Wisconsinites facing sticker shock not just at the pump
Wisconsinites are not only facing sticker shock at the gas pump, but in the grocery aisle too.
According to a survey released this week by the Wisconsin Farm Bureau Federation, grocery prices have jumped 2.6 percent from the last quarter of 2007 to the first quarter of this year.
The bureau's Market Basket survey found that the prices on the 20 food items they track averaged $1.34 higher in early 2008 than they were in the last quarter of 2007.
Taking the biggest jump were eggs, which jumped 28 cents. That increase is a direct result of higher fuel prices, according to the bureau.
The bureau puts the blame for the 18.6 percent increase on higher energy and feed costs.
"Eggs are a perishable item with a short product cycle," explained Paul Ketring, director of communications for the Farm Bureau. "These factors make eggs very susceptible to sudden price changes as the price of key inputs -- electricity and feed grain -- go up."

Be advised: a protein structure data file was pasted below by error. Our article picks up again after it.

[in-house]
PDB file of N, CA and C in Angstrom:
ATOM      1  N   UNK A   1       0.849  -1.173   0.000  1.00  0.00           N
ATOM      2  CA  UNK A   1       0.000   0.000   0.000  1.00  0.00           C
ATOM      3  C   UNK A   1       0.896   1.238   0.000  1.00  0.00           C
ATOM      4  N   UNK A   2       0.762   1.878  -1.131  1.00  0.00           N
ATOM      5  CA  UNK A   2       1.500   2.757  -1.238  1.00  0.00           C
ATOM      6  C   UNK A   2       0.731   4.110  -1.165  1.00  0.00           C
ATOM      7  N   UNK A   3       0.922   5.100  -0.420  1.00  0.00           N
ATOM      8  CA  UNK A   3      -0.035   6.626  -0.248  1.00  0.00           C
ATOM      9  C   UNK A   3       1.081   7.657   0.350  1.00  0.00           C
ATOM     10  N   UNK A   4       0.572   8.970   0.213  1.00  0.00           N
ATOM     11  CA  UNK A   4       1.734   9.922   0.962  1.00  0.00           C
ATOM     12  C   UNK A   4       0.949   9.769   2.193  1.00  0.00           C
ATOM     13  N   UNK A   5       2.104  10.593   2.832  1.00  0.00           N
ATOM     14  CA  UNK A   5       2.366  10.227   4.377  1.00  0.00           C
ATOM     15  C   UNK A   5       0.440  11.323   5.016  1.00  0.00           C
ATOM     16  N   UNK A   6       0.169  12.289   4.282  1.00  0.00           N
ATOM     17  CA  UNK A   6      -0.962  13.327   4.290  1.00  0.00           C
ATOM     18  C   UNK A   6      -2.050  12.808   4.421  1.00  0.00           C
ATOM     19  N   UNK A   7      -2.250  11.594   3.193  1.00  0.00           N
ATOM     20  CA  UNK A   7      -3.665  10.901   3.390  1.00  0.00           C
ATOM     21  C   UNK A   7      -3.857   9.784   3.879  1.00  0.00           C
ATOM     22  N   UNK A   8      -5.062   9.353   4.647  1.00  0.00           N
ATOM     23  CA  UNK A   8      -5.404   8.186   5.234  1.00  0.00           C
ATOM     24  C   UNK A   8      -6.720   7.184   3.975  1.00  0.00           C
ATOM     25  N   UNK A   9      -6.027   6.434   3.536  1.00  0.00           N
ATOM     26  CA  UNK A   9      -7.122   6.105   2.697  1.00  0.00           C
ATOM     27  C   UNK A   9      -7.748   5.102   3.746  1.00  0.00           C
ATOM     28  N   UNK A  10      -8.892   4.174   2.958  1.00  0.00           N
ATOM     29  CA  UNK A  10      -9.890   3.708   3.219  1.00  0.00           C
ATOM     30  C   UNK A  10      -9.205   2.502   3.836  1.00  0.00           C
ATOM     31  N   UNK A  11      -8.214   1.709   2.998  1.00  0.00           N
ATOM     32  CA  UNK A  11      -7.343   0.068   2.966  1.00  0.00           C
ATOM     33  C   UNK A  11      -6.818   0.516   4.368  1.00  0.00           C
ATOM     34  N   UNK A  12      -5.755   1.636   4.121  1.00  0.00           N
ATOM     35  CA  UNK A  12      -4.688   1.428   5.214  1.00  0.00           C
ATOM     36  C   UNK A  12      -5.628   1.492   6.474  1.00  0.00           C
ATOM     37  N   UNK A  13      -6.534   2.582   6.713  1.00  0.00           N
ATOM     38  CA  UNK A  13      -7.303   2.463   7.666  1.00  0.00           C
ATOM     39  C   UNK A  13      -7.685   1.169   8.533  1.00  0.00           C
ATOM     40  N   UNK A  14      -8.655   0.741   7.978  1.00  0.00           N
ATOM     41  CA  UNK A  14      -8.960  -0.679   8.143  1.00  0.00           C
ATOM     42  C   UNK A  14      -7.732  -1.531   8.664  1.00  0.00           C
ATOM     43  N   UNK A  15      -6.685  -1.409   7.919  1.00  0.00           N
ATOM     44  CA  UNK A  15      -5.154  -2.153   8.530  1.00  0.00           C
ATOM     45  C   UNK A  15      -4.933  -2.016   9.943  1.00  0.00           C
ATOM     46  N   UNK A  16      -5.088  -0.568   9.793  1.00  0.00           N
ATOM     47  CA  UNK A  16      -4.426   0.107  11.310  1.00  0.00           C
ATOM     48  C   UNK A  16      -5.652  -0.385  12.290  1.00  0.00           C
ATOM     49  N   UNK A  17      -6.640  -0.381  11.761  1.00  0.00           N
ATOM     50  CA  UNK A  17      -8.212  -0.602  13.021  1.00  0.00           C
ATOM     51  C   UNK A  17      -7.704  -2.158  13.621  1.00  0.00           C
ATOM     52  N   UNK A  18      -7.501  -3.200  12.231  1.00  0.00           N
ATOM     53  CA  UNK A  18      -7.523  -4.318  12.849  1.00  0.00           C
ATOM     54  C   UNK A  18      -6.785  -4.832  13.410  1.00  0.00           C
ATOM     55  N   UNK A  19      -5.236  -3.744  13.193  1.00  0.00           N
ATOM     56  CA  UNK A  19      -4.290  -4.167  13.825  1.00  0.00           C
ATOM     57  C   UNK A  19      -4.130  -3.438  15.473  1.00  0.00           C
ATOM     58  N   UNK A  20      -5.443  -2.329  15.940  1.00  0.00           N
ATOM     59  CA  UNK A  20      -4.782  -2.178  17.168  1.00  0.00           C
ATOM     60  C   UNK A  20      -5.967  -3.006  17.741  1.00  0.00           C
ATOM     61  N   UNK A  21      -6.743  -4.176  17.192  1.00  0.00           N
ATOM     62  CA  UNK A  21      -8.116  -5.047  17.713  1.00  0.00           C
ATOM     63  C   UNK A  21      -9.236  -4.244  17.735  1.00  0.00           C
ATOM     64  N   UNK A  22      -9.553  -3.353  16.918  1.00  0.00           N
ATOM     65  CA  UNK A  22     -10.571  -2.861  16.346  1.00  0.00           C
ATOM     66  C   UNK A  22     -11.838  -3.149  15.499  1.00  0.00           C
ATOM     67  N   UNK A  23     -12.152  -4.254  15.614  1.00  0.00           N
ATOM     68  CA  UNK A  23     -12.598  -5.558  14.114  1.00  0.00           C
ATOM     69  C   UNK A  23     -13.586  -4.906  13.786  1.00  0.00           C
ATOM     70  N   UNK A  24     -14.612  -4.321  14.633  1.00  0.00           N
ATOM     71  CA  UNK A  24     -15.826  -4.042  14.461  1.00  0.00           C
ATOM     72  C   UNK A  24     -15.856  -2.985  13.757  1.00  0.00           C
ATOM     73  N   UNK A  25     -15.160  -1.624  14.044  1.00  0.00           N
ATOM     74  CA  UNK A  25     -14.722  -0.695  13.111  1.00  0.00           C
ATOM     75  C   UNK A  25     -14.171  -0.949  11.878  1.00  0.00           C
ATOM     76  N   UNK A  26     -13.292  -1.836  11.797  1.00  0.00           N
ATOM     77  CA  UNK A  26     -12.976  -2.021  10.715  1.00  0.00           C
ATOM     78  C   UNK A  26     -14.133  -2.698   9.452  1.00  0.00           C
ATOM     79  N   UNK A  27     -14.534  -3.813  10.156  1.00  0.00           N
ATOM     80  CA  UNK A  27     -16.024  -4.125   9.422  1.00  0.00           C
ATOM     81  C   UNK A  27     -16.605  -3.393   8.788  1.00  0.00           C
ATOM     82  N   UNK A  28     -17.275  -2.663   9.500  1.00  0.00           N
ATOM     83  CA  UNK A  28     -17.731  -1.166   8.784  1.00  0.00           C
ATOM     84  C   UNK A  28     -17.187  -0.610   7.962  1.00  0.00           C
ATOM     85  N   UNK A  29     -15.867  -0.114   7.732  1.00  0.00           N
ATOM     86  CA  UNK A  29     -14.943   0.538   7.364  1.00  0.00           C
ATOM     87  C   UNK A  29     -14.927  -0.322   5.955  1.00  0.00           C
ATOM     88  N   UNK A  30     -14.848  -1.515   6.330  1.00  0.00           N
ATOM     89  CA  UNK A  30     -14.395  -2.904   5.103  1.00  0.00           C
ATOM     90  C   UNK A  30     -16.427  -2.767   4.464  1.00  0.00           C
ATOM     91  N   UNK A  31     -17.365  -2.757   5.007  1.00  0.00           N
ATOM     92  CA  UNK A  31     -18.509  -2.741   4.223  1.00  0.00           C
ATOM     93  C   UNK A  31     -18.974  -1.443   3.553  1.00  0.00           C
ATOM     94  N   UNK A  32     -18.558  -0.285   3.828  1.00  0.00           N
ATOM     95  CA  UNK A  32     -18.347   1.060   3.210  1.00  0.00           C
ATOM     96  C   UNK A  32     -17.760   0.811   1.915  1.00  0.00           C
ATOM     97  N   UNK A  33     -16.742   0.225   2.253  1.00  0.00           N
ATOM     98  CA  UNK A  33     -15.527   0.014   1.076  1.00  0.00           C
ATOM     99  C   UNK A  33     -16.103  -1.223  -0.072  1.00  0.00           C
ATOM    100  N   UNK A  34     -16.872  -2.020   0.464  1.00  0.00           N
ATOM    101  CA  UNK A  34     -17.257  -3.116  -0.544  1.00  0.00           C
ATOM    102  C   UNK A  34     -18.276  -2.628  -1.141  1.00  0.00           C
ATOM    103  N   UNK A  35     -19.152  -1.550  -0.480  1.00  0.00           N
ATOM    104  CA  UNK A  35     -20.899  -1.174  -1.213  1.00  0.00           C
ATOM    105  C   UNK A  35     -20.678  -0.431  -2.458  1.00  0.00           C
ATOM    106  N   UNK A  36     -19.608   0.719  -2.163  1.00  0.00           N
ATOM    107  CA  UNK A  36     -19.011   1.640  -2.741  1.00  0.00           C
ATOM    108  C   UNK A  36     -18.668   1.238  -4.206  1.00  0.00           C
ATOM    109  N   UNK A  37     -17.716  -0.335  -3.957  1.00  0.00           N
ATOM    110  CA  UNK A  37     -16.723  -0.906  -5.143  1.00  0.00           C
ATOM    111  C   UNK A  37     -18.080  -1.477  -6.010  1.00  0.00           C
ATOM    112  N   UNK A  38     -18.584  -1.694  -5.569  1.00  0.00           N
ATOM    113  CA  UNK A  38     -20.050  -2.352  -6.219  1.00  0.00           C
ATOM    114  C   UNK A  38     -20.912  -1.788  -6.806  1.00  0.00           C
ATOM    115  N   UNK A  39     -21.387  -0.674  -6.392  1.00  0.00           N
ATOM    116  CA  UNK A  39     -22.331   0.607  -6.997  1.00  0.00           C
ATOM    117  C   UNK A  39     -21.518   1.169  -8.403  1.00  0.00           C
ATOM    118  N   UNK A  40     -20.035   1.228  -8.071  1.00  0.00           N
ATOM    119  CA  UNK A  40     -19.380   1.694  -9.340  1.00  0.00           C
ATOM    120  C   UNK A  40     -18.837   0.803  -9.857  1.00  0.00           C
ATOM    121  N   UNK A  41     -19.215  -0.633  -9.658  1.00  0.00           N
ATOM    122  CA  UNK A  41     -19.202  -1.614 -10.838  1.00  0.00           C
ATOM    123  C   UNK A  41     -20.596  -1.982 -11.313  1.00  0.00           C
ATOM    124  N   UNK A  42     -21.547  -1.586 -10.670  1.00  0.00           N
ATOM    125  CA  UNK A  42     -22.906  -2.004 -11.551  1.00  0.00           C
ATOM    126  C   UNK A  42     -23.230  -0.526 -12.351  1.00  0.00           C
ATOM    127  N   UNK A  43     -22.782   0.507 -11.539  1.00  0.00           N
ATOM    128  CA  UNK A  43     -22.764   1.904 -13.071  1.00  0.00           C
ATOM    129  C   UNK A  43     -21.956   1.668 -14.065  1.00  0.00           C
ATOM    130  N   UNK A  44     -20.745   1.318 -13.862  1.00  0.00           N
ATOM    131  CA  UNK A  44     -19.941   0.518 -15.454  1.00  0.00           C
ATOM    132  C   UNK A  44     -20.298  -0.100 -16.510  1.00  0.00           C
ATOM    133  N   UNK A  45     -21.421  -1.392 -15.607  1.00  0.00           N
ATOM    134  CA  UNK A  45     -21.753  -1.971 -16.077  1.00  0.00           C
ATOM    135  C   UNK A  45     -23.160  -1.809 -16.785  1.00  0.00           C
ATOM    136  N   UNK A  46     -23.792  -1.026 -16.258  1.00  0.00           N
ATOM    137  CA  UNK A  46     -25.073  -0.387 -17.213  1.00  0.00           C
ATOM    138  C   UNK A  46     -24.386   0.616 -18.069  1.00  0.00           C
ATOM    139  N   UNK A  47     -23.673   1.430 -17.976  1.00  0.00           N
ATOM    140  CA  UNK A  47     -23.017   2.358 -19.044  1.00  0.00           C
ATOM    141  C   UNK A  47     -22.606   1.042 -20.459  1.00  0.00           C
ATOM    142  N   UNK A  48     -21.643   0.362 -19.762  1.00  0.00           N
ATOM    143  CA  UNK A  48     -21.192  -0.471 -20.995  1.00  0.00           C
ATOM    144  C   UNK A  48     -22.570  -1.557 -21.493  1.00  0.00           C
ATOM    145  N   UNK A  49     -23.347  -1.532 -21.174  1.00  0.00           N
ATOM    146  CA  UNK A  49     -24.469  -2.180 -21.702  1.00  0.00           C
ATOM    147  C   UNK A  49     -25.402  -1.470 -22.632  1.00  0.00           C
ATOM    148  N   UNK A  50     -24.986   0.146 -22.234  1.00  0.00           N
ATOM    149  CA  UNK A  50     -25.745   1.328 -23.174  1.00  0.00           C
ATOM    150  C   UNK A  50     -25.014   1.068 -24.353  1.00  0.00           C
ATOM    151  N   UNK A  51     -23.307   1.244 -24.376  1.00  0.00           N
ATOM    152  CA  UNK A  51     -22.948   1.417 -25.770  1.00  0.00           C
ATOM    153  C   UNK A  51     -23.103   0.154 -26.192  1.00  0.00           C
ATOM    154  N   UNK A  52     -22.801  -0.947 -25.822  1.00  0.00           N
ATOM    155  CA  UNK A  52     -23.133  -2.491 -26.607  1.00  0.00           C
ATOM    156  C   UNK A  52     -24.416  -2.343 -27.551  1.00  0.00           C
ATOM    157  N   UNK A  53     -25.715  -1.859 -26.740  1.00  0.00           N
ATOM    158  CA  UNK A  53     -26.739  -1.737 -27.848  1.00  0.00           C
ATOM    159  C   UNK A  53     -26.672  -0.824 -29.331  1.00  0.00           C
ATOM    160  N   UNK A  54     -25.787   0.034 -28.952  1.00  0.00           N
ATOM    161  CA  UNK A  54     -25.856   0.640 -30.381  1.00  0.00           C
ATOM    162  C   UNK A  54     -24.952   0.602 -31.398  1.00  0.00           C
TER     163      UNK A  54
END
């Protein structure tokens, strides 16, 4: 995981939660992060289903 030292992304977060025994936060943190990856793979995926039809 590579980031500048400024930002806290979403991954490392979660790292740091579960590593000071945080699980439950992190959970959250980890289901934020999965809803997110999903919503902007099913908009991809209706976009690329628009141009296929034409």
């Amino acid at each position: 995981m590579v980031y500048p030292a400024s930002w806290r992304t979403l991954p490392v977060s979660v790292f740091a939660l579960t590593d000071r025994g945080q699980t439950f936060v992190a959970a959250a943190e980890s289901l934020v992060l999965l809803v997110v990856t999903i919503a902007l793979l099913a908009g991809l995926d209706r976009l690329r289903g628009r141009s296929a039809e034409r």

The cost of tomatoes is also on the rise.
The survey found that the per-pound price of tomatoes jumped 23 cents from the fourth quarter of 2007. That jump was 52 cents since the first quarter of 2007.
In their survey results the bureau notes that fresh tomatoes sold in Wisconsin are shipped from Florida or California which makes them vulnerable to increases in transportation costs.
According to the California Tomato Growers Association, another factor is that farmers are cutting acreage dedicated to tomato production this season due to tight water supplies.
Milk prices are stabilizing, according to the Market Basket survey. The survey found that in the first quarter of 2007, milk averaged $3.39 a gallon.
The survey did find that some meat products have actually declined in cost.
Ground sirloin, chicken breasts and ham all dropped. Meanwhile, sirloin tip roasts, bacon, pork chops and whole chicken went up.
The group reports that the number of beef cattle is down nationwide, but Wisconsin's beef herd numbers remain stable.
Wisconsin farmers added 5,000 beef cows to the overall herd size in 2007, while drought caused farmers in southern states to reduce their herds.
Consumers may also see that prices continue to rise.
The U.S. Department of Labor's consumer price index forecast for 2008 predicts prices for food consumed at home to increase 4 to 5 percent.
Get more on the market basket survey on the bureau's Web site at www.wfbf.com.